It seems like a no-brainer. If you can pay off your mortgage faster than planned, you should, right? The truth is, the experts are split on this one. Yes, there are great benefits to decreasing your debt, but there may be greater benefits from managing your debt well and investing elsewhere. Whether or not it is best for you to pay off your mortgage early may depend on several factors and your specific situation.
One reason you might not want to prepay your home loan is that you might give up great tax benefits. Jonathan Satovsky, an Ameriprise Financial investor recently told a New York Times reporter that people can earn more by keeping their mortgages and using their tax savings to invest. He used the scenario of a homeowner with a fixed rate mortgage at 6.25%. If that person qualified for the 20% income tax bracket, after he deducts his mortgage interest, the adjusted interest rate on his loan is closer to 4%. If the homeowner prepaid his mortgage, he would save that money each year, but he could likely earn more if he kept his loan and invested his tax savings.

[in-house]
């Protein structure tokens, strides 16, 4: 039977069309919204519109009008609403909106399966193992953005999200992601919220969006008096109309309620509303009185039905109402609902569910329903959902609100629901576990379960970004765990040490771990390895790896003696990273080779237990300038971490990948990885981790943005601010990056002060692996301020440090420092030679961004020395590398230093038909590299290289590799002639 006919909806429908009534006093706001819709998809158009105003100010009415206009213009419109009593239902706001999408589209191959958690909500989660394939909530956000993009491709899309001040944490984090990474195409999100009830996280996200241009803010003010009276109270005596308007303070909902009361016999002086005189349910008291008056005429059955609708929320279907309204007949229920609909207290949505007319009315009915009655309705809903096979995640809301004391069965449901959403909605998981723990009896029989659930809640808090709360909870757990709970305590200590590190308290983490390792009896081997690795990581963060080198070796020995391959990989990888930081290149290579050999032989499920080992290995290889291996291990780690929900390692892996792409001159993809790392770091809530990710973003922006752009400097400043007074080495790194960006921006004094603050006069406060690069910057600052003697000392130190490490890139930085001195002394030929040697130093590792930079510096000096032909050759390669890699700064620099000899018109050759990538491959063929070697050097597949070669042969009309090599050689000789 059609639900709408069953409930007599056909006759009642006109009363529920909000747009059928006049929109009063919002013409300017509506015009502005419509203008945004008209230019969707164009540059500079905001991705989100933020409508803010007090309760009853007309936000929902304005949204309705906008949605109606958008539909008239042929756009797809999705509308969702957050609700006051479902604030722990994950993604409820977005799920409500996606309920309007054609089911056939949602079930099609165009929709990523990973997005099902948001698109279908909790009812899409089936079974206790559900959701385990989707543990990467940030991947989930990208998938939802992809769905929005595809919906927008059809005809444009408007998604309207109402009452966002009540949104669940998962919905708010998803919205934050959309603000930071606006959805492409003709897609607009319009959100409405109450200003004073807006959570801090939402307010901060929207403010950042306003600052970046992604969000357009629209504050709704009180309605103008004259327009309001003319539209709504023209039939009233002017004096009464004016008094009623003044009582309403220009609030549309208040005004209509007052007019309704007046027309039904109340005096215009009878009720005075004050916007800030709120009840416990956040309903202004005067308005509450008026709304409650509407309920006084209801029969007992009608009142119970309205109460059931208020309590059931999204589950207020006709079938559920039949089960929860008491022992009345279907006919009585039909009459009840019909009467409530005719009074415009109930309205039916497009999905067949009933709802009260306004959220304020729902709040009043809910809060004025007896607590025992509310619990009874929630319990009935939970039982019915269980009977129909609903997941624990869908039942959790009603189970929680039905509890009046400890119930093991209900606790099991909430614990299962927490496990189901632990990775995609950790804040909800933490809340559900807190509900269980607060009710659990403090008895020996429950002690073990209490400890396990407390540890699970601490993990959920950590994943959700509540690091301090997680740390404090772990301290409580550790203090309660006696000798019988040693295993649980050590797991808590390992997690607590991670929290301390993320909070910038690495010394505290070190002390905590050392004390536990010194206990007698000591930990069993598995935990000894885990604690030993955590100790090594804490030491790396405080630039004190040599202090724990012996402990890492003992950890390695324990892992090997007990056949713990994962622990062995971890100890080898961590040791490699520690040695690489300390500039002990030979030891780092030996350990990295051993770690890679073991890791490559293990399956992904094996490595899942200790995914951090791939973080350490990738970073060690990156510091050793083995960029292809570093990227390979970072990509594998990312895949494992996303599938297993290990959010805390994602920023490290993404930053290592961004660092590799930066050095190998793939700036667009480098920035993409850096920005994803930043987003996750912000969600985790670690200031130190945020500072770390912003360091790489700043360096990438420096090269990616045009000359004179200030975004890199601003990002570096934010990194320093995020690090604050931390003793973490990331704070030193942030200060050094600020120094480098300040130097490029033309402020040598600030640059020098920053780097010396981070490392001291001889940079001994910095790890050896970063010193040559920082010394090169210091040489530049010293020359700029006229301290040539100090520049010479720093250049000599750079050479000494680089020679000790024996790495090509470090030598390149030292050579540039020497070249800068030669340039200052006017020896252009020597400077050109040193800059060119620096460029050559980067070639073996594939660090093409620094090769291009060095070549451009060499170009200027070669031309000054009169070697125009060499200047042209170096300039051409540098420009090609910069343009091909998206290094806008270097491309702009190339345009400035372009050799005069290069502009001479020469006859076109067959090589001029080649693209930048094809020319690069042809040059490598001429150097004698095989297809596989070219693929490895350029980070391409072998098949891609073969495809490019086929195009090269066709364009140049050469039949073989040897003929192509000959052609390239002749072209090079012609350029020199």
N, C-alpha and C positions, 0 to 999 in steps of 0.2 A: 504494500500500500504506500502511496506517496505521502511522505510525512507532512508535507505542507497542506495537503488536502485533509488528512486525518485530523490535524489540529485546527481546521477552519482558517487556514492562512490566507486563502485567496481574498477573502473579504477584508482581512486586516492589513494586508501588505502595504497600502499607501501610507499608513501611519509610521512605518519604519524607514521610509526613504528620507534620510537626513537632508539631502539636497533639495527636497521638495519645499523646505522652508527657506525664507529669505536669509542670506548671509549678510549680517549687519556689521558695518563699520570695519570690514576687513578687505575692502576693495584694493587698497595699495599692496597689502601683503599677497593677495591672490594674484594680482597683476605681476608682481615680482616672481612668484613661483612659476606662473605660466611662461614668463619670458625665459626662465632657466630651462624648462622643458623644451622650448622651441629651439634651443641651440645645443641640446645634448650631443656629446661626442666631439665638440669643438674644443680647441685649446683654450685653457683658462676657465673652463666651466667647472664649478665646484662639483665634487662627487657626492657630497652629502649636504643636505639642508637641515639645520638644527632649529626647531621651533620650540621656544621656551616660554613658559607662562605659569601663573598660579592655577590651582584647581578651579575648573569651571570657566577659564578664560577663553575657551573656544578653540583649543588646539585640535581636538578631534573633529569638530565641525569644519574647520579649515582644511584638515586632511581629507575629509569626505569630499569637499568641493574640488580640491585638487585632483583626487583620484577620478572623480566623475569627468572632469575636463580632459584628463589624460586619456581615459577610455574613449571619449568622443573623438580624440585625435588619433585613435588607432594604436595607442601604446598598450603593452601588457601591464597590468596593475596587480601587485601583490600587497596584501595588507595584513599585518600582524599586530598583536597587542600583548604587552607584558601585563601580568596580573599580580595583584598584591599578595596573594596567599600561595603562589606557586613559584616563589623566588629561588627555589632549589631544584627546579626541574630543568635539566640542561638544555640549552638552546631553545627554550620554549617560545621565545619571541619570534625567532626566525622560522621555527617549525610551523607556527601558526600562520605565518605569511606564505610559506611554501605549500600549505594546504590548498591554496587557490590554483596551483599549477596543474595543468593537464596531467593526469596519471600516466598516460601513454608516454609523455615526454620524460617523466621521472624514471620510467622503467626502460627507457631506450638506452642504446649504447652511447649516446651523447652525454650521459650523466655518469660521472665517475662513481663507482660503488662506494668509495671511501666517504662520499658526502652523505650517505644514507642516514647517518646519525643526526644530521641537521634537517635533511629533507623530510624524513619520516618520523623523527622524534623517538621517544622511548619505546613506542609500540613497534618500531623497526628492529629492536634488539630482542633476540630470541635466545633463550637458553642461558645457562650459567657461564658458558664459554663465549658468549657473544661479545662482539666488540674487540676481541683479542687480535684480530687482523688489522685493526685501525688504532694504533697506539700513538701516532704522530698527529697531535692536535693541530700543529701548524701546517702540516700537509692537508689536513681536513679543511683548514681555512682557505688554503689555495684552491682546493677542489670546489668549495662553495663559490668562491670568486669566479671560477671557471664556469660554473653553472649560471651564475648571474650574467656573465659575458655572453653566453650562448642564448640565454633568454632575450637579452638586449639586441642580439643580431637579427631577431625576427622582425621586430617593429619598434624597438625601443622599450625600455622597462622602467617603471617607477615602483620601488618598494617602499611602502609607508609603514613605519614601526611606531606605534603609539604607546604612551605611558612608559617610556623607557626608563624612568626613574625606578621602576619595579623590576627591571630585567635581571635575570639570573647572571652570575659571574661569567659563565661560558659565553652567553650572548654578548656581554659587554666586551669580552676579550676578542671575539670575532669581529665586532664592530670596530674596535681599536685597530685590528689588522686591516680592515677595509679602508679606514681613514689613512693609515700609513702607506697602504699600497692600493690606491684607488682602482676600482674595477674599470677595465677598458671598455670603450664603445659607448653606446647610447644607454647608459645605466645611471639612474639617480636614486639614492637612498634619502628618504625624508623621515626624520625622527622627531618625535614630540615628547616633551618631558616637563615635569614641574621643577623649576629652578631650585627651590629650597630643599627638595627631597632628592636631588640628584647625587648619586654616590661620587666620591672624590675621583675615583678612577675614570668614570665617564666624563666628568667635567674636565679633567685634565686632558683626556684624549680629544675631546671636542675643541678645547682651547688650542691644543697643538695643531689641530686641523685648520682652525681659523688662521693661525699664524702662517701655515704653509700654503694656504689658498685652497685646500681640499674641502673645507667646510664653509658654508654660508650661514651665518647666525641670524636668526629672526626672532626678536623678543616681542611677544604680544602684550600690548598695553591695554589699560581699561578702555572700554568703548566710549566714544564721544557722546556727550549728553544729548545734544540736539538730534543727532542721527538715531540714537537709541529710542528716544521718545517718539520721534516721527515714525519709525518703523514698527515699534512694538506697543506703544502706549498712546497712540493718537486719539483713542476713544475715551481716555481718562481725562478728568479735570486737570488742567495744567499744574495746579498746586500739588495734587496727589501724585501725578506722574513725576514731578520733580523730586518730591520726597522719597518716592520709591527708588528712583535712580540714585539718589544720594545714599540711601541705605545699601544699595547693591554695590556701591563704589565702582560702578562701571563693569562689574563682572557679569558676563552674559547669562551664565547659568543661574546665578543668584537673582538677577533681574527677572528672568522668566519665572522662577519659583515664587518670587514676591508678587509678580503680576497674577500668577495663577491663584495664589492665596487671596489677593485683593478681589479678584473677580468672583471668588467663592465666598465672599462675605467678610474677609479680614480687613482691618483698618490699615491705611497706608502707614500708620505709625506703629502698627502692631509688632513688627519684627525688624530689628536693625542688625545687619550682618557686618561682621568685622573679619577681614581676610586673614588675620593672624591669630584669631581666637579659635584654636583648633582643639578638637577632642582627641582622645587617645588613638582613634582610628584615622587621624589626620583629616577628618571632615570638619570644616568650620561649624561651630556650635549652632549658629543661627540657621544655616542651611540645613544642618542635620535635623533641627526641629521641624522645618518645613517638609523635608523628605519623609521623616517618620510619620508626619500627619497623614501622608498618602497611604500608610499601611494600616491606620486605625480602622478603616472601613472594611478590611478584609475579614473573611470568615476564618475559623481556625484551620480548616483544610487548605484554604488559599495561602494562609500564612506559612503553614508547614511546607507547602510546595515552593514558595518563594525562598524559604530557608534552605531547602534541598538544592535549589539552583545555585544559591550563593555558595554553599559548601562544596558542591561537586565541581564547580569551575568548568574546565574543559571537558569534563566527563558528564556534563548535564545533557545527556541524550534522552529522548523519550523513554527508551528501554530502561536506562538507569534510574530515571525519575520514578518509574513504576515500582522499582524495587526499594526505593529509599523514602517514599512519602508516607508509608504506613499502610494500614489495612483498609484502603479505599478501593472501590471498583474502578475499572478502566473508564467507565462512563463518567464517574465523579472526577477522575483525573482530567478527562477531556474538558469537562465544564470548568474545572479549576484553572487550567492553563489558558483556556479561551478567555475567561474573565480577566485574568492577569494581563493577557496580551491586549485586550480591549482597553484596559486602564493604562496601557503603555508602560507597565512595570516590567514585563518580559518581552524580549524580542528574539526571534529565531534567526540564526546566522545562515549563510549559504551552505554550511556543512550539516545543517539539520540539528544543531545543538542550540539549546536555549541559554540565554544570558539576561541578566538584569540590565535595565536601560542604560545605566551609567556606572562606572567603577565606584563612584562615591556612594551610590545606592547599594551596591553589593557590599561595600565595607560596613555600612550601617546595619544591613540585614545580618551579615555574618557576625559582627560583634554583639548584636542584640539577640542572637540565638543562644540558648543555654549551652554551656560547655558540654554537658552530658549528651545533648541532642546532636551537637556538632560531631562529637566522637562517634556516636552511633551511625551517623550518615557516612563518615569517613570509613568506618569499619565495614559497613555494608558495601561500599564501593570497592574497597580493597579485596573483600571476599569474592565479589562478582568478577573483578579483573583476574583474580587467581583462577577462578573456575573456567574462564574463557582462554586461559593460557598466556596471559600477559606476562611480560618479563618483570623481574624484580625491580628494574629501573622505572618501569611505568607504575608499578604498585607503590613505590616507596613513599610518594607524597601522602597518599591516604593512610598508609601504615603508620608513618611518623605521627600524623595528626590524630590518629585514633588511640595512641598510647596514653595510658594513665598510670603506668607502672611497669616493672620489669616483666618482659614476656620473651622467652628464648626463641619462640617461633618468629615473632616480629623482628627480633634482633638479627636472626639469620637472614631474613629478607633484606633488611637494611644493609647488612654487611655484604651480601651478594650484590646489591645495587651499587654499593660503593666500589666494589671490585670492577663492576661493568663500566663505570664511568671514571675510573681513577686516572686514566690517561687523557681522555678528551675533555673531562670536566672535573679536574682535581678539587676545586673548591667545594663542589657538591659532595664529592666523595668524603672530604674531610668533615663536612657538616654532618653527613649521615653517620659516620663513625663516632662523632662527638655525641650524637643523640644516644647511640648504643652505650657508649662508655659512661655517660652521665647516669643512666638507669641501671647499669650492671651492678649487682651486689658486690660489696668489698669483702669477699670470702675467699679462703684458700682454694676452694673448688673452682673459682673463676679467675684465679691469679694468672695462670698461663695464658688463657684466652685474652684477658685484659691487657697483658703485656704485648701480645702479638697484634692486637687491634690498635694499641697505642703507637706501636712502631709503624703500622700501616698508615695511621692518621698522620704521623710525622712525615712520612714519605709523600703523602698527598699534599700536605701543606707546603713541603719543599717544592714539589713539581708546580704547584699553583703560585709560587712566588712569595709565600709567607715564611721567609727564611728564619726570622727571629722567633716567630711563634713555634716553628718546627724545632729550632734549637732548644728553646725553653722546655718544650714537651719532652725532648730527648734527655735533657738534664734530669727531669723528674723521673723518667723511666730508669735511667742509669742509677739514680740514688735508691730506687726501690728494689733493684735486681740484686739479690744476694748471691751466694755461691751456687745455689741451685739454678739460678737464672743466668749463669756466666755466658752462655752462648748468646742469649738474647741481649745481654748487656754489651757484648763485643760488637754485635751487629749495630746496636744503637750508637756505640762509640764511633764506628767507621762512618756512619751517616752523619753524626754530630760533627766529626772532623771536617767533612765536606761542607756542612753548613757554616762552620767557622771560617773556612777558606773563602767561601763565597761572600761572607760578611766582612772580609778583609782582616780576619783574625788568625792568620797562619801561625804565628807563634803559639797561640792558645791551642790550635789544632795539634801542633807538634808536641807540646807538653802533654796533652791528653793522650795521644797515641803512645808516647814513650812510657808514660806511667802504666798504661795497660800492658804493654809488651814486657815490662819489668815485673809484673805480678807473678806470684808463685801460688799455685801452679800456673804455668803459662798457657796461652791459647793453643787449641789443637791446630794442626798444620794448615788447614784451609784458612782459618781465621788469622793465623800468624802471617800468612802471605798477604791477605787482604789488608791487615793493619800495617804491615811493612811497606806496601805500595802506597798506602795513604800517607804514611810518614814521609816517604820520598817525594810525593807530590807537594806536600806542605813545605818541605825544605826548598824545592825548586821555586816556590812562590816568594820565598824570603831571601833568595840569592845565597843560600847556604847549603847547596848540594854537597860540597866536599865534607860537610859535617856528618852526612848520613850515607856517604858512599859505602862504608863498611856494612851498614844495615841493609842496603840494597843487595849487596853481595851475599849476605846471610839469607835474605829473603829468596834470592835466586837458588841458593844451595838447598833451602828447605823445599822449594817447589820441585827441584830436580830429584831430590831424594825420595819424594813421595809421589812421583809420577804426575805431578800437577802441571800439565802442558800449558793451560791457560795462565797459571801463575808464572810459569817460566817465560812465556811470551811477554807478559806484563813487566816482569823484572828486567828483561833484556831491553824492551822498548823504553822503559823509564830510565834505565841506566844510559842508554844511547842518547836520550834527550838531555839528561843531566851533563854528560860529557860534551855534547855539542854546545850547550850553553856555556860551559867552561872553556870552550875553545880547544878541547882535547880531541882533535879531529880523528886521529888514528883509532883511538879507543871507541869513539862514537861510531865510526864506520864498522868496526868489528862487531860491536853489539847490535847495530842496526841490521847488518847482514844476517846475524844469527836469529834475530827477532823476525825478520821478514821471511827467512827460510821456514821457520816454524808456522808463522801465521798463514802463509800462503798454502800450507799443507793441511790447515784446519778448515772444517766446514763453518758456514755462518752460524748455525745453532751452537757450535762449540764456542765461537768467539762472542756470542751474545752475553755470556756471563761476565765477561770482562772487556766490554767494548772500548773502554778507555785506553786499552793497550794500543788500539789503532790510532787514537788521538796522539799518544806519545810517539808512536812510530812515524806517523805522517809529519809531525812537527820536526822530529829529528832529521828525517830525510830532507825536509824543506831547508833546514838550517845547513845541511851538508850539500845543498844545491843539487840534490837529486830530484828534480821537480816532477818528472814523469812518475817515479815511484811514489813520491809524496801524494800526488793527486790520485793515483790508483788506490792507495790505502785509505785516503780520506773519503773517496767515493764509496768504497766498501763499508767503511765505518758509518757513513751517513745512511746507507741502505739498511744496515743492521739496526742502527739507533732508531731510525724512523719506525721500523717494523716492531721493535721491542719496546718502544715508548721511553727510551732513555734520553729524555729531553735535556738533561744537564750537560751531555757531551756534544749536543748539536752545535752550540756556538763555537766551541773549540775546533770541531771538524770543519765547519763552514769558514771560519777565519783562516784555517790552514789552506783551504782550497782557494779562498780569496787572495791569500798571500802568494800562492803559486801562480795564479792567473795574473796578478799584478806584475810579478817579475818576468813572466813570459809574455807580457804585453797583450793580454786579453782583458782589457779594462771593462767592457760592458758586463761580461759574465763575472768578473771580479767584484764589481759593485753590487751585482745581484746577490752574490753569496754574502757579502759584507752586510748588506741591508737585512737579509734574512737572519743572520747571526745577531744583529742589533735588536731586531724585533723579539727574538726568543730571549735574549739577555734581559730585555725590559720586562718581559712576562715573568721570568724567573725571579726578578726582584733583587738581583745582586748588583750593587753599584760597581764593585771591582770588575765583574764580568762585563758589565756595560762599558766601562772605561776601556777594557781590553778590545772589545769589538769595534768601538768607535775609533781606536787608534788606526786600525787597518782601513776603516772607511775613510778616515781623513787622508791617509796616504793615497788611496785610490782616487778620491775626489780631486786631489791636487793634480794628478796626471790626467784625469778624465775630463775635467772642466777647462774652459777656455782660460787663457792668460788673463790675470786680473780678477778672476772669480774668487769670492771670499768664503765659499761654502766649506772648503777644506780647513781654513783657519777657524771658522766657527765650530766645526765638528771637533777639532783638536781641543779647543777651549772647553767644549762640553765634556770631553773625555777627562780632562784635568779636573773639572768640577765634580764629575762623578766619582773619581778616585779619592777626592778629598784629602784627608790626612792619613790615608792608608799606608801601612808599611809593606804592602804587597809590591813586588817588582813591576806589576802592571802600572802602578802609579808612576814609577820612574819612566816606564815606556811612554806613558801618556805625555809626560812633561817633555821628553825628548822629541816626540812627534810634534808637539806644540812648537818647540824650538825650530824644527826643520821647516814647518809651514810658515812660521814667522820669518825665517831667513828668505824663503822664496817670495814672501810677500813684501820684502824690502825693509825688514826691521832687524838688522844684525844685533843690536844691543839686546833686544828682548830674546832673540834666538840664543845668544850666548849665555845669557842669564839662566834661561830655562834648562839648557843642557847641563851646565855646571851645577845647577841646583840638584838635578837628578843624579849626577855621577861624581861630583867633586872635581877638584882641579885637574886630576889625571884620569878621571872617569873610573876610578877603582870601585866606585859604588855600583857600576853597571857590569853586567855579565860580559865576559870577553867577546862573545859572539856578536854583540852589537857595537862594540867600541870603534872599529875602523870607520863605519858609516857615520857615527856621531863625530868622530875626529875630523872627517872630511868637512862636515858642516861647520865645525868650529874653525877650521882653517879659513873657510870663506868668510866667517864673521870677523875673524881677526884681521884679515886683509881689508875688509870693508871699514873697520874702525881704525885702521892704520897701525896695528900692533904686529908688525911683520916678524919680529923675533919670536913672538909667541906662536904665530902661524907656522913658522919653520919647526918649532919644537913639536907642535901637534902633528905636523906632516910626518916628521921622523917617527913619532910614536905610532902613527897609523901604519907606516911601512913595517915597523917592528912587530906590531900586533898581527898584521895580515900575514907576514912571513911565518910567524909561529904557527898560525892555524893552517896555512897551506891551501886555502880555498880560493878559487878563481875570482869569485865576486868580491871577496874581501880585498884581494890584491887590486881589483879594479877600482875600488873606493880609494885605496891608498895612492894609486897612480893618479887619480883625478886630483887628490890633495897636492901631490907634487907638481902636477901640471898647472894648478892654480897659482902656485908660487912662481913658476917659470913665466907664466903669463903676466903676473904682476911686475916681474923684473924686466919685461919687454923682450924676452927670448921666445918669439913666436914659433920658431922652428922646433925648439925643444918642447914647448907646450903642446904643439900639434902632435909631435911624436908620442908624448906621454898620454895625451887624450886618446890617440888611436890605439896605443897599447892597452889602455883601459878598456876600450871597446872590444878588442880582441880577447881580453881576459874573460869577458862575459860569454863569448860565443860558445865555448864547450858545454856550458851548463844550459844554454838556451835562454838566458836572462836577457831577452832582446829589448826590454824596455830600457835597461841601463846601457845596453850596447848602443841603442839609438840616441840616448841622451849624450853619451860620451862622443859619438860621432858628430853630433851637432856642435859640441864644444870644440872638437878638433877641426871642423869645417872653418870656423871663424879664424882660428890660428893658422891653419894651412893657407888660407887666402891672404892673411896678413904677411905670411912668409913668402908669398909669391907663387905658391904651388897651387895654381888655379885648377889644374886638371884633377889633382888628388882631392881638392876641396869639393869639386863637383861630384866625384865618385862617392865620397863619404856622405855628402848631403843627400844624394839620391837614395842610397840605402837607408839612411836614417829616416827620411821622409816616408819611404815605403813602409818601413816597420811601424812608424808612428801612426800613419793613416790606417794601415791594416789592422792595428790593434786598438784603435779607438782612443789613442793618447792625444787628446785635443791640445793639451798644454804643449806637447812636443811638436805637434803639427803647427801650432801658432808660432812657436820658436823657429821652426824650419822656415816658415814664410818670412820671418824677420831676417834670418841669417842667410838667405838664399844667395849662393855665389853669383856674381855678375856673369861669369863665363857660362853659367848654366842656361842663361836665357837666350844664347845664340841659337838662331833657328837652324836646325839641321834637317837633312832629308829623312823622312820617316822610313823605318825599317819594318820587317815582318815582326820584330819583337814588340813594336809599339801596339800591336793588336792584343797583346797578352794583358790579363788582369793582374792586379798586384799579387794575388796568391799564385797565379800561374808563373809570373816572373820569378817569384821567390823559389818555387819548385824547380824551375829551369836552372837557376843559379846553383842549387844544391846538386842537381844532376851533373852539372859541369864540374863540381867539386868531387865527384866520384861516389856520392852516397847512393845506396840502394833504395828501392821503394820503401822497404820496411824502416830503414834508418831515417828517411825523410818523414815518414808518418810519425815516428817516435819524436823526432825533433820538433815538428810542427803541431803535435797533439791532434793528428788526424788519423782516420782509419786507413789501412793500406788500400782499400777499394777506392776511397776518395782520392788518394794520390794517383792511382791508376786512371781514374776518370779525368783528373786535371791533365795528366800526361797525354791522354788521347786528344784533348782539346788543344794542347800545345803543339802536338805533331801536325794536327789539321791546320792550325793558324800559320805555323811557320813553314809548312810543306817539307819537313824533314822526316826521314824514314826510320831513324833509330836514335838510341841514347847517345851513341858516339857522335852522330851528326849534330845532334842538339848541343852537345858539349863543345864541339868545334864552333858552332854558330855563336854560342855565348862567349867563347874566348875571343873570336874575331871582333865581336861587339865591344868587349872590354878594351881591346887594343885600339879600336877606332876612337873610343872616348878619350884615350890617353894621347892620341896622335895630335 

“There might be periods where the markets go backward, and you think it’s a mistake,” he said. “But over 10, 15 years, they’ll earn a lot more by not prepaying.”
Another criticism of prepaying mortgages is that borrowers put themselves in greater financial stress while they try to make higher payments or more payments to pay the loan off faster. This might actually increase their risk of default of foreclosure.
Many mortgage loans also include prepayment penalties, punishing borrowers for paying too much in a certain period of time, or paying off the loan before the penalty term ends. If your loan includes this caveat, you should find out the details and how much extra you can pay in a year or how much you will be fined for completely the loan early.
Still there are plenty of good reasons to try to prepay your mortgage. “The goal should be to free up earned income so you can accumulate it for retirement,” said Gulfstream Financial Corporation chief executive Andrew Schweitzer in a New York Times interview. “If I’m paying $24,000 a year on a mortgage, I may have saved $8,000 a year in taxes. But if I didn’t have a mortgage, I would have saved $24,000 in overall expenses. It’s not rocket science.”
If you pay your mortgage faster, you could potentially save yourself thousands or even tens of thousands of dollars in interest payments. If you are disciplined you can use that savings to invest on your own in stocks and bonds or in other real estate. Plus, who wouldn’t love to be free of monthly mortgage payments?
Before you make a decision, try crunching some numbers with an online mortgage calculator. Most mortgage sites offer them, and they usually include a calculator that shows you how much interest you would save by paying one extra payment a year or by shortening your loan by so many years. You should also seek the advice of a trusted financial advisor to see if prepaying makes sense for your situation.